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The Authenticity Factor for Fundraisers

nonprofit fundraising

Authenticity is a buzzword that is often thrown around in the workplace. The idea of being true to oneself and bringing one's whole self to work is becoming increasingly popular, if not expected.

Of course the authenticity factor is incredibly important for nonprofit fundraisers in their work with donors and prospects. It builds trust and strengthens connection. However, there is a fine line between being authentic and oversharing.

Authenticity in your fundraising work means being genuine and true to yourself when engaging with donors and prospects. It means showing up as the real you and not putting on a façade or pretending to be someone you're not. Authenticity involves being transparent about your thoughts, feelings, and opinions, as well as your strengths and weaknesses.

Bringing your authentic self to your asking work is essential for building trust and fostering positive relationships. When you're authentic, people are more likely to connect with you on a personal level and trust that you have their best interests in mind.

Authenticity doesn't mean you should reveal every detail of your personal life or share your innermost thoughts and feelings with your donors and prospects. There are professional boundaries that need to be respected. Oversharing can lead to negative consequences.

Oversharing in your work as a fundraiser involves revealing too much personal information or sharing opinions that are better left unsaid. Oversharing can make others feel uncomfortable or put them in an awkward position. It can also negatively impact relationships and lead to misunderstandings and miscommunications.

Oversharing can take many forms. It could be revealing intimate details of your personal life, discussing sensitive topics such as politics or religion, sharing negative opinions about others or your organization, talking about personal problems, or airing grievances in public.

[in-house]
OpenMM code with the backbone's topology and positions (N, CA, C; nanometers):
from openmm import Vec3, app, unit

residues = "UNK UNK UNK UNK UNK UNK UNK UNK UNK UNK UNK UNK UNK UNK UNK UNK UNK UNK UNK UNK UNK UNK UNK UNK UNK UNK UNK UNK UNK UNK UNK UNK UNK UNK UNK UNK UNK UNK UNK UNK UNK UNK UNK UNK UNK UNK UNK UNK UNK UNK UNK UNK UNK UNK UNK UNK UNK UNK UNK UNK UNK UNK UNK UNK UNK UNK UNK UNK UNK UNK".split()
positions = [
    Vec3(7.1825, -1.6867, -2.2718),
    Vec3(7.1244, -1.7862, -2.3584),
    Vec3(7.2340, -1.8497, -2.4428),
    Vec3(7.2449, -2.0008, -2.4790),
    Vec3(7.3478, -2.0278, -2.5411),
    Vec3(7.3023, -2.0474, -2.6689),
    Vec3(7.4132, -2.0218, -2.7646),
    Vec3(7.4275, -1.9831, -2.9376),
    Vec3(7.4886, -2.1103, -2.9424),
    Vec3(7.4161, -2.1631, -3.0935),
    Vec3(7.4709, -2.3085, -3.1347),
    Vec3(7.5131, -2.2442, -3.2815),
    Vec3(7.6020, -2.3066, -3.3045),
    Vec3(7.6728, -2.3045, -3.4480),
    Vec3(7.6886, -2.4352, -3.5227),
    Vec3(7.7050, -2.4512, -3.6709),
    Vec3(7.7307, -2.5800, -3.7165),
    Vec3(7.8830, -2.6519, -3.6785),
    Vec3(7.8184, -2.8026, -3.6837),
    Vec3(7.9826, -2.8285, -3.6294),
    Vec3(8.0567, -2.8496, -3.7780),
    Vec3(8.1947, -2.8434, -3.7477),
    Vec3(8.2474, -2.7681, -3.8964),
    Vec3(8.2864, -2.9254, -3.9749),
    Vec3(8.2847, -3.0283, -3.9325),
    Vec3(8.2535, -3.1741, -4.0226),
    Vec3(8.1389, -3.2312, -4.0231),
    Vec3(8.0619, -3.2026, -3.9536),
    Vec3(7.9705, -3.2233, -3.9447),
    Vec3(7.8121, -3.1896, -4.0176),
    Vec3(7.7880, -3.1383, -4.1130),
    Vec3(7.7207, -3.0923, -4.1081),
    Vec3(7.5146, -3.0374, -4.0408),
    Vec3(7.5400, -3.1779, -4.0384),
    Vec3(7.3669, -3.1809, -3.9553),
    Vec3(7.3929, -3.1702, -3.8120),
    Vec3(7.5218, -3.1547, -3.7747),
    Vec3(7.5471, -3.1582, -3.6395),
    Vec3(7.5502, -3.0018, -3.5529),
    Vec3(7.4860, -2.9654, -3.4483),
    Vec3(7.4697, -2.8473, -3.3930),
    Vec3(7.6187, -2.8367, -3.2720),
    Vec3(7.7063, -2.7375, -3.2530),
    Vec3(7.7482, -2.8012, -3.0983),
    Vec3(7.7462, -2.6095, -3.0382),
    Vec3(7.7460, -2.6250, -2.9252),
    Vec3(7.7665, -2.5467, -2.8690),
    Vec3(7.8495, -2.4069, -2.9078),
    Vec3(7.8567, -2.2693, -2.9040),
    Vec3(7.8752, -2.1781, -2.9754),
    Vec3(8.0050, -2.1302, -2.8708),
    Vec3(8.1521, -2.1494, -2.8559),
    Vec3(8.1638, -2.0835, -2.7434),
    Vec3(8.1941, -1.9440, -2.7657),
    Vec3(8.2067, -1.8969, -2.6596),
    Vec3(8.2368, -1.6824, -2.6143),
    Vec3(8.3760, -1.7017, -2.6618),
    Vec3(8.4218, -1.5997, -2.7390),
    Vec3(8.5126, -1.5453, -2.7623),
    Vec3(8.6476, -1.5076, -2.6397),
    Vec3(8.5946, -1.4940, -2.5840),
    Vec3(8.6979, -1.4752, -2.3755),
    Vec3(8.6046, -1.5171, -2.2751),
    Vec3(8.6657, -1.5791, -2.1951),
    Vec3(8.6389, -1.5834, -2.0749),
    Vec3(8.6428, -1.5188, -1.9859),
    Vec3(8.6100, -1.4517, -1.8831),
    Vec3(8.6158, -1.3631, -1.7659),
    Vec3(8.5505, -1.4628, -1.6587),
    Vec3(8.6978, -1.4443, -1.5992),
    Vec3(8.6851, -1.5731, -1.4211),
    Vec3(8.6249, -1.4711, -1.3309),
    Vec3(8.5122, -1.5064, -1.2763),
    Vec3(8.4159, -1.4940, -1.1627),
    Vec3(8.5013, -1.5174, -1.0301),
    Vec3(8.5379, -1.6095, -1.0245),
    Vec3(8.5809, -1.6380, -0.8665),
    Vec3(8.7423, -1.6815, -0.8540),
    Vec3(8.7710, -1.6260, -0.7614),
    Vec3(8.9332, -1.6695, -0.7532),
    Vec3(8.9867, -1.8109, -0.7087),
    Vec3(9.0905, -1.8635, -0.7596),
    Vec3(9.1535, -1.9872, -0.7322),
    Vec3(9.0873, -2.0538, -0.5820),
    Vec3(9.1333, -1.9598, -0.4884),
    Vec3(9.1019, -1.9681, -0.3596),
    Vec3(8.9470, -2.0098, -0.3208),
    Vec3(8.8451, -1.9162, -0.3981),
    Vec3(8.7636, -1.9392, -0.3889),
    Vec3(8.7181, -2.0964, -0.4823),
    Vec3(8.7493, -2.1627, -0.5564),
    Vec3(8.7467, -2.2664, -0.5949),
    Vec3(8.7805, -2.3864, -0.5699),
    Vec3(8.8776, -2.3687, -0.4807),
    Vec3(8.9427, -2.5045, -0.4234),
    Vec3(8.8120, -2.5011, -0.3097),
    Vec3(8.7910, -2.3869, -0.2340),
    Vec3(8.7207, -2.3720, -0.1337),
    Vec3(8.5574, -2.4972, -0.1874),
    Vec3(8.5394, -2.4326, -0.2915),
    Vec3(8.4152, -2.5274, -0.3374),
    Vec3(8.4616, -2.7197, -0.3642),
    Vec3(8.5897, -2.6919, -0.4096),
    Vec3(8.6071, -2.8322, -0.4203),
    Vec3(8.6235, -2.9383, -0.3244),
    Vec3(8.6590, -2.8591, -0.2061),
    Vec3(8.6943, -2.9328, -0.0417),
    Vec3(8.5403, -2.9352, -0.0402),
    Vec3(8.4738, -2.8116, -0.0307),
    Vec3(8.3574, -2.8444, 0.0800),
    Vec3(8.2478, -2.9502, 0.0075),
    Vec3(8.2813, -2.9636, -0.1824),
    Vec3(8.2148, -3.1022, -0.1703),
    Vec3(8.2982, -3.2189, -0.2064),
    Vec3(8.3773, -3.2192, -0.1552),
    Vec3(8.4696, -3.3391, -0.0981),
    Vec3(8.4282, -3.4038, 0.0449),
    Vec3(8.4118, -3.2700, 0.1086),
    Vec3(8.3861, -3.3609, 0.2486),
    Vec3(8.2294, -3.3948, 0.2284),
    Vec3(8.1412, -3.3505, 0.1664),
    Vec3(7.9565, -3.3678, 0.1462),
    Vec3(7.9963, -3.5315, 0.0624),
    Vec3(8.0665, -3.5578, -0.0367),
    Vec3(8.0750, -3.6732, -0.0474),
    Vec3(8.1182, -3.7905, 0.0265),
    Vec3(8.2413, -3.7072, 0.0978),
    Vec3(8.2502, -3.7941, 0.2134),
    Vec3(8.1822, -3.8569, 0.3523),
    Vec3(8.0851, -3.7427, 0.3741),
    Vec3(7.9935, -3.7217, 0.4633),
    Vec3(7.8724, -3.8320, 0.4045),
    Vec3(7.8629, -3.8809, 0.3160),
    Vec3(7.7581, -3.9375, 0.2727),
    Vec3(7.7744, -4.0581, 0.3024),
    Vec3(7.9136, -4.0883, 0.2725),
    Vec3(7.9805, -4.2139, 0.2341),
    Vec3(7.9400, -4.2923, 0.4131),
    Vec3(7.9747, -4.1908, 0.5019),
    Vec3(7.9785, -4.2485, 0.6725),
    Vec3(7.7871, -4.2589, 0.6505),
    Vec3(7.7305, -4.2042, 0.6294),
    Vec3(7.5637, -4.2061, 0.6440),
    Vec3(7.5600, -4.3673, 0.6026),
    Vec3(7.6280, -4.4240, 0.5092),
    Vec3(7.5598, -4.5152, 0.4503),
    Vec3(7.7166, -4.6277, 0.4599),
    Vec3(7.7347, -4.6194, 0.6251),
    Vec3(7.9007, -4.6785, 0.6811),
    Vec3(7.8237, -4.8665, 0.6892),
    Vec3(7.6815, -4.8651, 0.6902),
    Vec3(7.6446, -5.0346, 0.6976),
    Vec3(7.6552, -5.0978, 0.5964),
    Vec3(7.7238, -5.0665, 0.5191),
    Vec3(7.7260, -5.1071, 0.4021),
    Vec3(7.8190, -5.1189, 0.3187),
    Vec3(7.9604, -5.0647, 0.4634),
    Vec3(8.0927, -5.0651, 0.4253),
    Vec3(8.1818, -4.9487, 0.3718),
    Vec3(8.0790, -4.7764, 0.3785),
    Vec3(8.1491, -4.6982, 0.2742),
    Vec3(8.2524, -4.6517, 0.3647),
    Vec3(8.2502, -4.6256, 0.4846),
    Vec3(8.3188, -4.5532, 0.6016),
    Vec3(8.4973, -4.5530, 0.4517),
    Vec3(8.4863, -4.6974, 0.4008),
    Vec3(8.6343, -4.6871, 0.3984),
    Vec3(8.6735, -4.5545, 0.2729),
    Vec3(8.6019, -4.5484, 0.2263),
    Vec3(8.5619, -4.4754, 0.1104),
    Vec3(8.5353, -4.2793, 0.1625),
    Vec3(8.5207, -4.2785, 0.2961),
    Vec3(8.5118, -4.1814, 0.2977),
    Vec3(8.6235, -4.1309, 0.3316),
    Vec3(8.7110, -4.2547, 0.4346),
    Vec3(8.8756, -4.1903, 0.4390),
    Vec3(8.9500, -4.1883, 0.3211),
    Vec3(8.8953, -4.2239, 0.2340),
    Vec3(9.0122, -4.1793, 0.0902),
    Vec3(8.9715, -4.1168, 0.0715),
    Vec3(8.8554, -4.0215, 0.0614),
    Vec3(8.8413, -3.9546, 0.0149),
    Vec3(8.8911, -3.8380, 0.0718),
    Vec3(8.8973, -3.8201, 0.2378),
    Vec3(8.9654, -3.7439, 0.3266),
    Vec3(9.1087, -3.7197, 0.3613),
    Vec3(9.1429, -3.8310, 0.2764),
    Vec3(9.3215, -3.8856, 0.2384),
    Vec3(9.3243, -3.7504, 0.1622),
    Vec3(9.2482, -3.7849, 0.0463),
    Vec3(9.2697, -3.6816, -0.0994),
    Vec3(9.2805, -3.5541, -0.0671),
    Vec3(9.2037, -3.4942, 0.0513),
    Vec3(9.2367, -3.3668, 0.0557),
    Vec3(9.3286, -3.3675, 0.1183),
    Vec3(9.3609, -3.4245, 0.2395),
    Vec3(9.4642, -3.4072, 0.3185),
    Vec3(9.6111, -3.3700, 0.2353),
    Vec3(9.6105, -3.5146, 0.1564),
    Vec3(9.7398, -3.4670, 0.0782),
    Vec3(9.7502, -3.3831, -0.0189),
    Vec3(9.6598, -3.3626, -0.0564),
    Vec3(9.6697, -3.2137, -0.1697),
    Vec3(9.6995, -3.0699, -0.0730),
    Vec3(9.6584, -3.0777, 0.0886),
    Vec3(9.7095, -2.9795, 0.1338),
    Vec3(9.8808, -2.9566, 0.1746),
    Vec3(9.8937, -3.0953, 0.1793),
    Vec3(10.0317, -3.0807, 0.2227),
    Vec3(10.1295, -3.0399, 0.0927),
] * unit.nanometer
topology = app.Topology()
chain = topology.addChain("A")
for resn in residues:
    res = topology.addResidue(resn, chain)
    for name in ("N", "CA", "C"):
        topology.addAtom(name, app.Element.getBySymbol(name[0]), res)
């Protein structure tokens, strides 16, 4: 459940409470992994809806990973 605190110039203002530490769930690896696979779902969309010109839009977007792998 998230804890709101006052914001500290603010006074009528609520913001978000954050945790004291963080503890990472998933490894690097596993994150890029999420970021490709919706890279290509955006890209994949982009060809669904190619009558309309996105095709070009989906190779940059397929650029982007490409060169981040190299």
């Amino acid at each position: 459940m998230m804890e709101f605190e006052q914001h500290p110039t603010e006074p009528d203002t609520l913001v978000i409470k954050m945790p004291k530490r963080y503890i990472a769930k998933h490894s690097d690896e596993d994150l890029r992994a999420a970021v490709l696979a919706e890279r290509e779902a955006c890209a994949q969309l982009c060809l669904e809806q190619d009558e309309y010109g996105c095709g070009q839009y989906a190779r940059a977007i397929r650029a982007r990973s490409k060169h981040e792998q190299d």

There are several consequences of oversharing at work. It can damage your professional reputation as a fundraiser. When you reveal too much personal information, people may see you as lacking in discretion. This can impact your ability to be taken seriously in your work or get more yeses to your requests.

Oversharing can also lead to strained relationships. When you reveal too much personal information, those you're working with may feel uncomfortable or not know how to respond. This can create tension or even lead to conflict as well as undermine your credibility and trustworthiness.

So how can you be authentic in your work without oversharing? Here are some tips to help you strike the right balance.

  • Know your donors and prospects. Before sharing personal information or opinions, consider who you are talking to and what their relationship is to you. Some may be more open to personal conversations, while others may prefer to keep things strictly professional.
  • Be mindful of your tone. When sharing personal information or opinions, be aware of your tone of voice and body language. Make sure you come across as confident and self-assured, rather than anxious or defensive.
  • Respect professional boundaries. Remember that there are professional boundaries that need to be respected, even when being authentic. Be aware of topics that are off-limits or may make others uncomfortable.
  • Practice active listening. When donors and prospects share personal information with you, listen actively and offer support and empathy. This can help build trust and strengthen connection.

The goal here is to be true to yourself while also being mindful of the impact your actions and words have on others. 

The authenticity factor matters for nonprofit fundraisers. Be real. Be honest. Be available. Be present. Only then can you build relationships, serve others, and inspire action.

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